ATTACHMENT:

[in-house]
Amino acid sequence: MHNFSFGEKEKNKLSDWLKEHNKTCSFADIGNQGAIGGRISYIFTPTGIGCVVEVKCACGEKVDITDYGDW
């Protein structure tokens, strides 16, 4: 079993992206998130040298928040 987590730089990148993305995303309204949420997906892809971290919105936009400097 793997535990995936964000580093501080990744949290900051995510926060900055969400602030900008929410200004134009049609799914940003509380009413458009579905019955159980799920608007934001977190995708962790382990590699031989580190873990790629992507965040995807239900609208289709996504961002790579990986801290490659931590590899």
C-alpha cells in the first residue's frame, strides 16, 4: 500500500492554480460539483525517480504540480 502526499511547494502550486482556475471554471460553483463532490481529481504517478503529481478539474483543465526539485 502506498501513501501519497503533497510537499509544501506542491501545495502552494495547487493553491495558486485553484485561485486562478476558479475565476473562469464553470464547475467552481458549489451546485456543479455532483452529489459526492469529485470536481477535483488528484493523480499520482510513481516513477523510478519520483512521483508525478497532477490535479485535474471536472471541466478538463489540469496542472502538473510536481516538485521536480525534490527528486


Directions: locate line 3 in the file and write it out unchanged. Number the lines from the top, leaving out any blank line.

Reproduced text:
């Protein structure tokens, strides 16, 4: 079993992206998130040298928040 987590730089990148993305995303309204949420997906892809971290919105936009400097 793997535990995936964000580093501080990744949290900051995510926060900055969400602030900008929410200004134009049609799914940003509380009413458009579905019955159980799920608007934001977190995708962790382990590699031989580190873990790629992507965040995807239900609208289709996504961002790579990986801290490659931590590899």